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mlerules: bunny clock
User: mlerules
Date: 2011-02-09 16:11 (UTC)
Subject: Oblig of Public Person in Social Media
Keyword:bunny clock
Whatcha do is 'bout all anybody could reasonably expect. Seems as if you're satisfying your obligs, 'specially now that you've posted this and made it clear whassup.

Hmm, taking this one step further now. If'n you were to post this (or a synopsis) on your Info/Profile/About sections of the various social media where you have a presence, it'd be even better. This way folks would know where you - and they - stand and any expectations (which tend to lead to sense o' obligation and/or entitlement) would be (or at least should be) clear and upfront rather than assumed. (Nods to @ss=u+me from elem school ;-)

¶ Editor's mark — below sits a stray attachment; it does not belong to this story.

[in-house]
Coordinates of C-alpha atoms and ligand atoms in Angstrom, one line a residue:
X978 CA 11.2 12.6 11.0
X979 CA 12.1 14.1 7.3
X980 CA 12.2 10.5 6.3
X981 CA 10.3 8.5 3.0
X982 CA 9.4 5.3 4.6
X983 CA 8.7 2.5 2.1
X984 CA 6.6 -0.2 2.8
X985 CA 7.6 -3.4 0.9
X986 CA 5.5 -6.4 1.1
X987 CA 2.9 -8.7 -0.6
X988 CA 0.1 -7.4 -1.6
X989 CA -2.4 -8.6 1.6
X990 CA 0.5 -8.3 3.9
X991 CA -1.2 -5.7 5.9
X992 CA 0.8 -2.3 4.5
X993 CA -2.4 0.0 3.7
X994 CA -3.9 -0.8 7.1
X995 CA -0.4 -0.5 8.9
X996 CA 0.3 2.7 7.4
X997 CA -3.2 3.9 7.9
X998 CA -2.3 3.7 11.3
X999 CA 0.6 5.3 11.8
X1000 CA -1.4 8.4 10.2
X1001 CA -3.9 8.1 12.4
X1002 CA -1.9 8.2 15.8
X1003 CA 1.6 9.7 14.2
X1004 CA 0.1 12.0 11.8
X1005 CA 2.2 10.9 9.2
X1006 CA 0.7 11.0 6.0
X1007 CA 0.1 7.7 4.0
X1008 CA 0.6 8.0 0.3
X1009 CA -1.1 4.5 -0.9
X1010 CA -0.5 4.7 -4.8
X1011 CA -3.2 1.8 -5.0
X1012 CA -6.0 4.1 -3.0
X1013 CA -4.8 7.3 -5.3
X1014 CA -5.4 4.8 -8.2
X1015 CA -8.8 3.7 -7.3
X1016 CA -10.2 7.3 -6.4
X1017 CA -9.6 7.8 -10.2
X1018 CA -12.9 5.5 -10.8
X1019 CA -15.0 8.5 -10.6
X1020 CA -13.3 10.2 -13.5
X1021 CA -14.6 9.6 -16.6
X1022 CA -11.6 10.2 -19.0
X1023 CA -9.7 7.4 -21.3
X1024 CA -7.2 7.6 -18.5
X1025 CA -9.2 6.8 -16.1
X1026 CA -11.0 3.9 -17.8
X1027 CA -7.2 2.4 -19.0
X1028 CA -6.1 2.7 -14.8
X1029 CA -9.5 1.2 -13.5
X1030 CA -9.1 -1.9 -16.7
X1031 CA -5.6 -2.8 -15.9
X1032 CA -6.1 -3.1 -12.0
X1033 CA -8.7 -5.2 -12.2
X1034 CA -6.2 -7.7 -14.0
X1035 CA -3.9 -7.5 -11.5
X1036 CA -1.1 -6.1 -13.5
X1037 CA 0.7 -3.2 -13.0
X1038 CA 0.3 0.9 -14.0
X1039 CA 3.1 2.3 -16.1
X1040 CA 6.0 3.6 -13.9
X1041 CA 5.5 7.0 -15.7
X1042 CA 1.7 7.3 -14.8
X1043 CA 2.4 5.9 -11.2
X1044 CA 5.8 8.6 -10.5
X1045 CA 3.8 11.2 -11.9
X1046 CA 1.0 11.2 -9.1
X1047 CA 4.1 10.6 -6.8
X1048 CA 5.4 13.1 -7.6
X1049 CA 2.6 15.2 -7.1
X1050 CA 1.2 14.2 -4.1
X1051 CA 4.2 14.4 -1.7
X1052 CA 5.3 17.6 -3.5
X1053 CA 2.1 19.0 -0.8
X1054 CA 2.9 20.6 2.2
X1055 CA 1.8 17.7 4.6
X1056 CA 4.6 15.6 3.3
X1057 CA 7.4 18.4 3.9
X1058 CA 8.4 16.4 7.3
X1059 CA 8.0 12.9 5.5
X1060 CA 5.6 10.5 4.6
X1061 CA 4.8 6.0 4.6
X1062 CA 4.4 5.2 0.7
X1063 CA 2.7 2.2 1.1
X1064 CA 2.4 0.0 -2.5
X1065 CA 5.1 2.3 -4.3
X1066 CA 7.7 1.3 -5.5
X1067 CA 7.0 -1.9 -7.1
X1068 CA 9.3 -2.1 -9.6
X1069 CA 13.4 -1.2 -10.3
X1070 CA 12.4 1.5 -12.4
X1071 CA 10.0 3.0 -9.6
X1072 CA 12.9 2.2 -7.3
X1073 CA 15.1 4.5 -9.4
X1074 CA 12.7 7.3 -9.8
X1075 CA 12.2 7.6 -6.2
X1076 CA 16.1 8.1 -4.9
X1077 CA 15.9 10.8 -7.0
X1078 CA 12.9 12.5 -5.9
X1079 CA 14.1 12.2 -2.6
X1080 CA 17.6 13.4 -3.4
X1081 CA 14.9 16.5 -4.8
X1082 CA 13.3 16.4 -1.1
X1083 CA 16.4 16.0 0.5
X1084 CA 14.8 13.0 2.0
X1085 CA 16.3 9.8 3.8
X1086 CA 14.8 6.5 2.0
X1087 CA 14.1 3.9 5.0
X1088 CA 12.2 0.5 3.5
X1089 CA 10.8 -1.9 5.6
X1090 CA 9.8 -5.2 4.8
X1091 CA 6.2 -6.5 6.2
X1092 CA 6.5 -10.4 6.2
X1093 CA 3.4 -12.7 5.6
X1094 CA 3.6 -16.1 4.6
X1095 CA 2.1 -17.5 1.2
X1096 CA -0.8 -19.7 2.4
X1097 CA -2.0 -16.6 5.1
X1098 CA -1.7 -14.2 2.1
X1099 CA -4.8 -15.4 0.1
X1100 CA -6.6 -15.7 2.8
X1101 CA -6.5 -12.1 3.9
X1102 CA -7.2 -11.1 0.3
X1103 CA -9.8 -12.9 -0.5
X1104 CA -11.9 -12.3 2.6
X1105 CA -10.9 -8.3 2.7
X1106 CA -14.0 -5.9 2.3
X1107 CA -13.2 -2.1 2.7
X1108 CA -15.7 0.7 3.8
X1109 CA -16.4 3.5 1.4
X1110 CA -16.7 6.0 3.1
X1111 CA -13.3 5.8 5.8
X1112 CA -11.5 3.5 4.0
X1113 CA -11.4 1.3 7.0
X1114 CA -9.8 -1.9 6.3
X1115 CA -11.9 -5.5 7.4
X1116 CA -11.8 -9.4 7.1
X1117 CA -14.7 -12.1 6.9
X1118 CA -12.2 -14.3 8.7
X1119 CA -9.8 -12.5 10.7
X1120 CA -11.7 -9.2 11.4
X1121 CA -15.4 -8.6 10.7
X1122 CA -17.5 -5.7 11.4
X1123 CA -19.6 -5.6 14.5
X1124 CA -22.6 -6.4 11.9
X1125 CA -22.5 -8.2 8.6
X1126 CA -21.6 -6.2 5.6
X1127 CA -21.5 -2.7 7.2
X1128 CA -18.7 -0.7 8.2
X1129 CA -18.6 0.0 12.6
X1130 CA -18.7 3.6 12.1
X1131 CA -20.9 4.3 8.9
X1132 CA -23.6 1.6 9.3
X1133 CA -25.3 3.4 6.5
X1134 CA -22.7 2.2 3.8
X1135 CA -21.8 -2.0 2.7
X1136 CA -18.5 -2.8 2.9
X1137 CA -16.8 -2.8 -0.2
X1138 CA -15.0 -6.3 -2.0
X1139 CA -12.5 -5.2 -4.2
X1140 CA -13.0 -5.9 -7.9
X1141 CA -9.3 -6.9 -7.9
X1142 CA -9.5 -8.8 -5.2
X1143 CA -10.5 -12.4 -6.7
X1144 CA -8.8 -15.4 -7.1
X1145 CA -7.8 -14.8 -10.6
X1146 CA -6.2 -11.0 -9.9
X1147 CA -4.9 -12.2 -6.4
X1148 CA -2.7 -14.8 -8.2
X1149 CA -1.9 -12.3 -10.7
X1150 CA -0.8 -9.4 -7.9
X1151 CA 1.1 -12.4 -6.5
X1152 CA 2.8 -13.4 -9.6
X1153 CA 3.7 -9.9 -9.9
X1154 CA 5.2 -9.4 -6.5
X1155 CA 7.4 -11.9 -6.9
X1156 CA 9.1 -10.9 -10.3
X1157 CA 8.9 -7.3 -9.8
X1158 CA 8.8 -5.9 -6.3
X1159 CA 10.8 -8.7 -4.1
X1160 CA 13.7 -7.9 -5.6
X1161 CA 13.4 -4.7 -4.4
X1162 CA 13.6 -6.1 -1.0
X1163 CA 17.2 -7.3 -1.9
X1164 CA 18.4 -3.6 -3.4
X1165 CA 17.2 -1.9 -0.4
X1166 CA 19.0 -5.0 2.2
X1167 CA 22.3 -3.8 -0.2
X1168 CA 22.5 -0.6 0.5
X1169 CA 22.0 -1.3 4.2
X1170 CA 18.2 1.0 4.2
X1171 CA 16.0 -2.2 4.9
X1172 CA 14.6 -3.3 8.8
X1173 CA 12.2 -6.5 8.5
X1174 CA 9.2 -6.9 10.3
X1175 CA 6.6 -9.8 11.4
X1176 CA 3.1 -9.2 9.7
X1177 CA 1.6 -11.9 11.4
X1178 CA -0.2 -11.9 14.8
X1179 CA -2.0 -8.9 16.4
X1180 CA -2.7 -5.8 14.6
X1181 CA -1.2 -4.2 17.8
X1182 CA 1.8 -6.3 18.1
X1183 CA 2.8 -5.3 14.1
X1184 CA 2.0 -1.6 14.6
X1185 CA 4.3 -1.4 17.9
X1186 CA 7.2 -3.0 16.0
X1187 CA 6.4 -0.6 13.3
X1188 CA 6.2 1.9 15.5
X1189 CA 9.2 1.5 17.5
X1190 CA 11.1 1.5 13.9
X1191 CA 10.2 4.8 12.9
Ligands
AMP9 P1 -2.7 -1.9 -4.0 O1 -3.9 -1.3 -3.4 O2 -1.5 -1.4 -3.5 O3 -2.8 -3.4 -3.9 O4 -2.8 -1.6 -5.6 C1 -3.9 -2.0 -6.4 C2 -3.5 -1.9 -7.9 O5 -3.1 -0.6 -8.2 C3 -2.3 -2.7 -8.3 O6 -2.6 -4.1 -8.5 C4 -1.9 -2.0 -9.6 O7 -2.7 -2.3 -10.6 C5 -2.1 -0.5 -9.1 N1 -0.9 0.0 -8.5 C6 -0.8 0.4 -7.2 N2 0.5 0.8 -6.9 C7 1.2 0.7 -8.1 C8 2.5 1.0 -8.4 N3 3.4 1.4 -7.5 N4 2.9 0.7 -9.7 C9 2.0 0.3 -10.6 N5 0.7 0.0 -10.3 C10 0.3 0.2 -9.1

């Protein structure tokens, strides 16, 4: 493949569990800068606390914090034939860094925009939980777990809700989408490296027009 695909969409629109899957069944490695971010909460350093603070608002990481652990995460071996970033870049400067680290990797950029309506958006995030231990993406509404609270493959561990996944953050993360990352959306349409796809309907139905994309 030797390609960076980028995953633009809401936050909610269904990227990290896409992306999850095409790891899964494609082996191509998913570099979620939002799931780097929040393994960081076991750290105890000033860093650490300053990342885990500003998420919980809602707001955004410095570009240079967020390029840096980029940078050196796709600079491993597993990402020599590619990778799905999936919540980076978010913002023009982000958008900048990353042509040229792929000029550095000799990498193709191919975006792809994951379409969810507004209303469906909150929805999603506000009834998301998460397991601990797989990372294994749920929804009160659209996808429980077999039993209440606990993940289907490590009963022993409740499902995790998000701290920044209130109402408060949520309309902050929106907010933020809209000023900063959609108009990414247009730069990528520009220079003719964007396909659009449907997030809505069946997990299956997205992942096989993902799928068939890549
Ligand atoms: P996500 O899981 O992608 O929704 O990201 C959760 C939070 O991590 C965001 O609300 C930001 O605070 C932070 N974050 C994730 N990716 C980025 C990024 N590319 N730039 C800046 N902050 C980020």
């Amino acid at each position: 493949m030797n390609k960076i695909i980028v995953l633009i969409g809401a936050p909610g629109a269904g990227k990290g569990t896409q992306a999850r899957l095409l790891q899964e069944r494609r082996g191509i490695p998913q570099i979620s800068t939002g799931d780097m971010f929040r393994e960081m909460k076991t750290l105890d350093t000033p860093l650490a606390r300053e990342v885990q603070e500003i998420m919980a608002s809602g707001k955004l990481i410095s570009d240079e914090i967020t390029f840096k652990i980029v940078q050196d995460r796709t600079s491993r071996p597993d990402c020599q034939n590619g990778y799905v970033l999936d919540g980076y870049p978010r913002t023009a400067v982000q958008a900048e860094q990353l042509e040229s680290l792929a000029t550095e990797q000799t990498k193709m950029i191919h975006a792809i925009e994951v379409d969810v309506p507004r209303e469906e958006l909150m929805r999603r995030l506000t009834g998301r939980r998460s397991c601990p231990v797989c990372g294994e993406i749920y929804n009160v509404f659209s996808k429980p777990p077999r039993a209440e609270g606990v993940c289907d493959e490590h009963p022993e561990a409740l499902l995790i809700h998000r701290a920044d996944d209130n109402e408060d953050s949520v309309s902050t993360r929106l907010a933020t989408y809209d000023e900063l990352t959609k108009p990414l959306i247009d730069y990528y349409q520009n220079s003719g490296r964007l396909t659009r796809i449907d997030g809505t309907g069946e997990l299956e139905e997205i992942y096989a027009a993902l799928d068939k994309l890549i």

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Jay Lake: graffiti-panda
User: jaylake
Date: 2011-02-09 19:07 (UTC)
Subject: Re: Oblig of Public Person in Social Media
Keyword:graffiti-panda
Hmm, not a bad idea, to post a social media profile...
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oaksylph
User: oaksylph
Date: 2011-02-09 16:26 (UTC)
Subject: (no subject)
Started my 'blog' in 1995 myself, and as in your case, used to respond individually to everyone; now there are too many for me as well. Fortunately, I was also able to establish a place of interaction on the internet where people could talk to each other, and they seem to have found a sense of community and discussions of their own. I'm glad. I like that people I like like each other.